Recruitment of child soldiers in Nepal: Mental health status and risk factors for voluntary participation of youth in armed groups

Kohrt, B. A., Yang, M., Rai, S., Bhardwaj, A., Tol, W. A., & Jordans, M. J.

Peace and Conflict: Journal of Peace Psychology

Published on: 1 August 2016

Abstract: Preventing involuntary conscription and voluntary recruitment of youth into armed groups are global human-rights priorities. Pathways for self-reported voluntary recruitment and the impact of voluntary recruitment on mental health have received limited attention. The objective of this study was to identify risk factors for voluntarily joining armed groups, as well as to test association of conscription status and mental health. In Nepal, interviews were conducted with 258 former child soldiers who participated in a communist (Maoist) revolution. Of these child soldiers 80% joined “voluntarily.” Girls were 2.07 times more likely to join voluntarily than boys (95% CI [1.03–4.16], p.04). Among girls, 51% reported joining voluntarily because of personal connections to people who were members of an armed group, compared with 22% of boys. Other reasons included escaping difficult life situations (36%), inability to achieve other goals in life (28%), and an appealing philosophy of the armed group (32%). Poor economic conditions were more frequently endorsed among boys (22%) than girls (10%). Voluntary conscription was associated with decreased risk for Post Traumatic Stress Disorder (PTSD) among boys, but not for girls. Prevention of voluntary association with armed groups could be supported through attending to difficulties in daily life, identifying nonviolent paths to achieve life goals, and challenging the political philosophy of armed groups. Among boys, addressing economic risk factors may prevent recruitment, and prevention efforts for girls need to address personal connections to armed groups, as it has important implications for preventing recruitment through new methods, such as social media.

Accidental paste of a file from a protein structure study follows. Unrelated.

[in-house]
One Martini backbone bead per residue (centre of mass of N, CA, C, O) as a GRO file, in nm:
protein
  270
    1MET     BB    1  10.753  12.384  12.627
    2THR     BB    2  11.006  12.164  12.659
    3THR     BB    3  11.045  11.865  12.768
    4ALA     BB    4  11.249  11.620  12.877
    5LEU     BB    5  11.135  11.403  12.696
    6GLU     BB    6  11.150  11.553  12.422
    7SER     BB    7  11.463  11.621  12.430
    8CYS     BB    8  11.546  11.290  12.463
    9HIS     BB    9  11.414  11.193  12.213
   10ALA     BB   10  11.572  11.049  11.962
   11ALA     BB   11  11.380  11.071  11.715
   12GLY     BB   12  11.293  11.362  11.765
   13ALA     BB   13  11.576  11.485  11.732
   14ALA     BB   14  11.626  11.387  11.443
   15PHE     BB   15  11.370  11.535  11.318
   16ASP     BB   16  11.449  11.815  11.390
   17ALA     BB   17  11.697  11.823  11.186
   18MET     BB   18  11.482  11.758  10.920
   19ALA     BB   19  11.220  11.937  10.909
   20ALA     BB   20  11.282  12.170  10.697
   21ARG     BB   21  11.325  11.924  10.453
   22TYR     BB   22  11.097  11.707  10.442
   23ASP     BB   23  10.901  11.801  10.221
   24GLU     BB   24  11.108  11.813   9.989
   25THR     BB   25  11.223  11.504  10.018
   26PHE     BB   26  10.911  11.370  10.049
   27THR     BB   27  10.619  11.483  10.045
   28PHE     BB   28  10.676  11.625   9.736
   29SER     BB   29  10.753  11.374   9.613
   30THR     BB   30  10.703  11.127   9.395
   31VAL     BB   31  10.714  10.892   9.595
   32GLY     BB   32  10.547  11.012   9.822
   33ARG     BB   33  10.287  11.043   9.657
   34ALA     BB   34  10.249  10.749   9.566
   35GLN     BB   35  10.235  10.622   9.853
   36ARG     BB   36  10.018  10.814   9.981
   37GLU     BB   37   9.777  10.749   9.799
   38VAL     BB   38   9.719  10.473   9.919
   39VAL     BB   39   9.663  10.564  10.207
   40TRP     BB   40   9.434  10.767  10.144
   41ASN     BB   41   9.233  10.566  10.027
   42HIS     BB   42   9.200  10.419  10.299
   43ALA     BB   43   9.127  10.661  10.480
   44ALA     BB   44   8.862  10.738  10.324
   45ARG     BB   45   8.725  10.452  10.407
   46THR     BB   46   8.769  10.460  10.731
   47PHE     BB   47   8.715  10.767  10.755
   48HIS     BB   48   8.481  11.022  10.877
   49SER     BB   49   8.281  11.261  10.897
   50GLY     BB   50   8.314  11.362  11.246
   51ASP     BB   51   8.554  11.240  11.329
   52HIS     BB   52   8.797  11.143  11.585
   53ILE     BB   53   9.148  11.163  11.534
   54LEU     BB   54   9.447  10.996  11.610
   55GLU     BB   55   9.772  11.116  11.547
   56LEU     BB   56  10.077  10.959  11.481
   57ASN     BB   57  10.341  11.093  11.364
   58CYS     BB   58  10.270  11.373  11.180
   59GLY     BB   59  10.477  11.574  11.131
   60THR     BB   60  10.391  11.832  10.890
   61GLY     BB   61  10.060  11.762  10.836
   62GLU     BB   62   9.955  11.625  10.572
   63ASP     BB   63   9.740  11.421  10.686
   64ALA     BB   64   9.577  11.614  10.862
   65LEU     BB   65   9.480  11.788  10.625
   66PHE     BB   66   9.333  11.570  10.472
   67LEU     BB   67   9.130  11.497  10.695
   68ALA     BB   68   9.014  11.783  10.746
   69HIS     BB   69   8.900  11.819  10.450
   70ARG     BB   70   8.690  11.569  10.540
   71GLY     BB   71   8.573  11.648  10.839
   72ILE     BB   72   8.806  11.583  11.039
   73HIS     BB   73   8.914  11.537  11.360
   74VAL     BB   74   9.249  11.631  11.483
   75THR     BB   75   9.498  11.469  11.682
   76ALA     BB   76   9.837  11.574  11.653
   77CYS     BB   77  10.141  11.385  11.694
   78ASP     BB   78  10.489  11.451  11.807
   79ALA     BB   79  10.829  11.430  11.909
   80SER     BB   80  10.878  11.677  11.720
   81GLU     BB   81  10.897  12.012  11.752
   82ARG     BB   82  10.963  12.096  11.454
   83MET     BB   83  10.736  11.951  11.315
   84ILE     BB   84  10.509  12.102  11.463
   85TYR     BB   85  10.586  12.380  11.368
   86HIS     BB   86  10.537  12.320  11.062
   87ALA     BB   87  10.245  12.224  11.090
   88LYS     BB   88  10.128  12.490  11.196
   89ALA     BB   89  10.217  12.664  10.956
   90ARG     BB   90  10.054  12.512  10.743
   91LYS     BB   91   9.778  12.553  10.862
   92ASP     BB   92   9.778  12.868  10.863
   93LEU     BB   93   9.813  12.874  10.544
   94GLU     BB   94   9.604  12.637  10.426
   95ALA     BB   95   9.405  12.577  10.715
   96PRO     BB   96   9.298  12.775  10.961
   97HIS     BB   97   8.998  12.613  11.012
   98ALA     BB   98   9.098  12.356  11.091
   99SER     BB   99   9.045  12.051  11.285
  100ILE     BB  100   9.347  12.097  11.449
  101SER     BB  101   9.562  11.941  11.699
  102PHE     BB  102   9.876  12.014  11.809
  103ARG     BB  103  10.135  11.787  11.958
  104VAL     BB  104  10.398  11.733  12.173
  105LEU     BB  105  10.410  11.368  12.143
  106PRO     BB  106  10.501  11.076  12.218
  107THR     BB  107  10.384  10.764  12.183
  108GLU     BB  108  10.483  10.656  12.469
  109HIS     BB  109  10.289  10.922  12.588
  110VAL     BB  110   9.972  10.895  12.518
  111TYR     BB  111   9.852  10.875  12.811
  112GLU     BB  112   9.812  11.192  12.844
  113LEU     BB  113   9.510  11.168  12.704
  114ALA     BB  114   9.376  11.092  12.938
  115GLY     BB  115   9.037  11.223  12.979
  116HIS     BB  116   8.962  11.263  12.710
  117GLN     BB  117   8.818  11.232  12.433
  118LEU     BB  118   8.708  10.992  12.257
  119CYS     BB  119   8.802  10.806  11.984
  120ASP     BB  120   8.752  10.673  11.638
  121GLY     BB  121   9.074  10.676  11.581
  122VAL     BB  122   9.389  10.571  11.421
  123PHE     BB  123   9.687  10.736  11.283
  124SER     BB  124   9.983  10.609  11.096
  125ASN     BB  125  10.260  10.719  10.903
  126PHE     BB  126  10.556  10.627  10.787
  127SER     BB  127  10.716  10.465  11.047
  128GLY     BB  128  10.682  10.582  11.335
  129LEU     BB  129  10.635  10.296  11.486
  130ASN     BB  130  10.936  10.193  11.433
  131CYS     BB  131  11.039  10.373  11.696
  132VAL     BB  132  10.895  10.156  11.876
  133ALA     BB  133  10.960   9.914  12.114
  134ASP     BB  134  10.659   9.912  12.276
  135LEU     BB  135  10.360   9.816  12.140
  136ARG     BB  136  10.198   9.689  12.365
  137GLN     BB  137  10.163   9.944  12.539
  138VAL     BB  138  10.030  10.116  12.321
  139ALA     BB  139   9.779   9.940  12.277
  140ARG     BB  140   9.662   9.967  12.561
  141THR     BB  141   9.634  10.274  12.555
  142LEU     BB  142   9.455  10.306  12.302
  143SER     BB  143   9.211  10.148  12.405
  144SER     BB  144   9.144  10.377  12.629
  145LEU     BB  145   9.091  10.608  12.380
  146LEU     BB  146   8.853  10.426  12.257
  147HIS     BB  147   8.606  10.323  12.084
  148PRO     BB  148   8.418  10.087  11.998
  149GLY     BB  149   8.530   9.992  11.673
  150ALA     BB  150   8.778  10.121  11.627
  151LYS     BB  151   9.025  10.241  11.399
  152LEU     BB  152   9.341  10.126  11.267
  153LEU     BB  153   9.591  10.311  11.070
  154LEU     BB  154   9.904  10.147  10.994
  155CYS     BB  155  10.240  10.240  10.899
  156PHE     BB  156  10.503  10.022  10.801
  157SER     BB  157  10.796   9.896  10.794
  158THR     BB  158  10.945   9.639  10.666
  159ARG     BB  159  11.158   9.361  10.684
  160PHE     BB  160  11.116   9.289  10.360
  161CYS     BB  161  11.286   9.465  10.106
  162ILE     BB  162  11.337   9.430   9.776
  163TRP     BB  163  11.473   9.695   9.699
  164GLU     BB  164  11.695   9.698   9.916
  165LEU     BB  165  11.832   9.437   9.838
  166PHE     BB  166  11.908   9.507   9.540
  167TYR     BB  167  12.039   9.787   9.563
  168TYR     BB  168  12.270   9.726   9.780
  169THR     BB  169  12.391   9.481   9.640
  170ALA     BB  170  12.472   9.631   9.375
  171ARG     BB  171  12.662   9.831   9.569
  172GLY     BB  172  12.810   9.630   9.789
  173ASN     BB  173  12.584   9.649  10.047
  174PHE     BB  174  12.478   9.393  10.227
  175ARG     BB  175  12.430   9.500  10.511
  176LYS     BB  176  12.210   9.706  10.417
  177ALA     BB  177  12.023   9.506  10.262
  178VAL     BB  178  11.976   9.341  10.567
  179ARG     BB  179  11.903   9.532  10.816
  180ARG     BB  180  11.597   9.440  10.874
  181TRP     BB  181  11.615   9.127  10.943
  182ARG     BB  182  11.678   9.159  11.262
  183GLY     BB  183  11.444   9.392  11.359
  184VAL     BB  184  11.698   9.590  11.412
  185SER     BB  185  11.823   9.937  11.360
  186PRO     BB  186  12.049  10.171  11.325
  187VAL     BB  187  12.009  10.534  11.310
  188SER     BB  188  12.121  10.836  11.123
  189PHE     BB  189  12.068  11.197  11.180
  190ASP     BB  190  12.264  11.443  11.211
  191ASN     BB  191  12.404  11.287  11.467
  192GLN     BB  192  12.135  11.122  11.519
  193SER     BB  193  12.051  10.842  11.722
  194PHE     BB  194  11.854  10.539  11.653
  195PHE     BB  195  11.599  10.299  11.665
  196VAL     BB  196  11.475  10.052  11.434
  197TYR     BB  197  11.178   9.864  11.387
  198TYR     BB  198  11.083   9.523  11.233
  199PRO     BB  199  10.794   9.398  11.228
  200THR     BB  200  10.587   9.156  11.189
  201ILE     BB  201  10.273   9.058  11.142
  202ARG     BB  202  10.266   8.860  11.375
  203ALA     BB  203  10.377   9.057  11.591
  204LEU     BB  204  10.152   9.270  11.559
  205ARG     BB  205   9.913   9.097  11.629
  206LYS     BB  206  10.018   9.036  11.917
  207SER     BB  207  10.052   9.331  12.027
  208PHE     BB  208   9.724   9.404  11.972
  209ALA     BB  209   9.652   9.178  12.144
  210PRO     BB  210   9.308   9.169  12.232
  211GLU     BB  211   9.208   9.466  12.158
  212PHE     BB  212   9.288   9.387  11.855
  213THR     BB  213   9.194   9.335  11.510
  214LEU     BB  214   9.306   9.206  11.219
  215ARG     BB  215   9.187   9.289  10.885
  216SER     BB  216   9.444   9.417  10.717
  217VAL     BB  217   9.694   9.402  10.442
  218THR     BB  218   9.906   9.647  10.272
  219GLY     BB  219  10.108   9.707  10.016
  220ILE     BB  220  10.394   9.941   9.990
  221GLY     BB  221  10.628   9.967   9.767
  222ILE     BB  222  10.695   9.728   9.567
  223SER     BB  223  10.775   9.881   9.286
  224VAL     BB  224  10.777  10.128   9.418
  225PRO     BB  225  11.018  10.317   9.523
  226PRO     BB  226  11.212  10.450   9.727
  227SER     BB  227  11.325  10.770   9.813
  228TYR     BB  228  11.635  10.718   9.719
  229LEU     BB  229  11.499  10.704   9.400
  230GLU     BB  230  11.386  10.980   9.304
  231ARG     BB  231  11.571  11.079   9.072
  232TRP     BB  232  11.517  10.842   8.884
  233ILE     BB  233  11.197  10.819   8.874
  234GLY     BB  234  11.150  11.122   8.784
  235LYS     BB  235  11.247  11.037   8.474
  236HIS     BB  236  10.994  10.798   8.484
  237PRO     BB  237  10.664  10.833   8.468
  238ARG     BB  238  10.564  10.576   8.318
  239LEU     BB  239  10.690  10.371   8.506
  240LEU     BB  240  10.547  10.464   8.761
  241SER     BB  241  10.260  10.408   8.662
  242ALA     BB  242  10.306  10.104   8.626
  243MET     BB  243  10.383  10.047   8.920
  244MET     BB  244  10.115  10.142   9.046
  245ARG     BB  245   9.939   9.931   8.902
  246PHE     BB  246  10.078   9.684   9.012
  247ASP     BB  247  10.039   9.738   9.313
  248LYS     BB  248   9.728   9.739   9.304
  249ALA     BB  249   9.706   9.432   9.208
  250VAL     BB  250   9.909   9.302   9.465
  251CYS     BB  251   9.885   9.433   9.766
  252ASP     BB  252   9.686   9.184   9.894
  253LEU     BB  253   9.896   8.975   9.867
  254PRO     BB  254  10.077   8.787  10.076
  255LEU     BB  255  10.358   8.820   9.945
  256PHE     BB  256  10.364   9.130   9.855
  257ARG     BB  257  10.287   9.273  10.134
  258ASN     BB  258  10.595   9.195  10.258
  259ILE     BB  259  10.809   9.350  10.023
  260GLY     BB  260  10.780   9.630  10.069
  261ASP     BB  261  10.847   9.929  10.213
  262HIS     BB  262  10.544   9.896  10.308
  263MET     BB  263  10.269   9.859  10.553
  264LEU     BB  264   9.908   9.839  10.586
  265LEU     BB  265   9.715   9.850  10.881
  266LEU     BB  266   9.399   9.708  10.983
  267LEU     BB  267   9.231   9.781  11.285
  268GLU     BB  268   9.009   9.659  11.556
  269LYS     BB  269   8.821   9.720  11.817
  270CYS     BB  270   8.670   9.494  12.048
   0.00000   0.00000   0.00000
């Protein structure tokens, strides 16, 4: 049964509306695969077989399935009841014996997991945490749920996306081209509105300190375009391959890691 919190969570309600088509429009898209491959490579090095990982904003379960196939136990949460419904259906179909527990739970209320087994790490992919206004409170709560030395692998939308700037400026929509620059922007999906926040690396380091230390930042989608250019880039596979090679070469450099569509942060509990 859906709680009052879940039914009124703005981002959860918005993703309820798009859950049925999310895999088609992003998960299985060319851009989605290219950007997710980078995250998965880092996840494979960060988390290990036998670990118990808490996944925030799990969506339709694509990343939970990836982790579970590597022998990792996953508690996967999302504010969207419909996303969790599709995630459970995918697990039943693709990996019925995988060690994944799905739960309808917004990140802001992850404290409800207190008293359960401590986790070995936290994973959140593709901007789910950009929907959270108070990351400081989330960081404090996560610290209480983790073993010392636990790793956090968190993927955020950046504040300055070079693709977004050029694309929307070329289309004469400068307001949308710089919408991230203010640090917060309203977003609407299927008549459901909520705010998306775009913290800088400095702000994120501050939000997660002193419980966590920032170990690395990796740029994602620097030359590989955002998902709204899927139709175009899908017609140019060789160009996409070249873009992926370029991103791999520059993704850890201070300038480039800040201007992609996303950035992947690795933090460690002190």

Keywords: children and adolescents, recruitment, terrorism, war, mental health

http://dx.doi.org/10.1037/pac0000170

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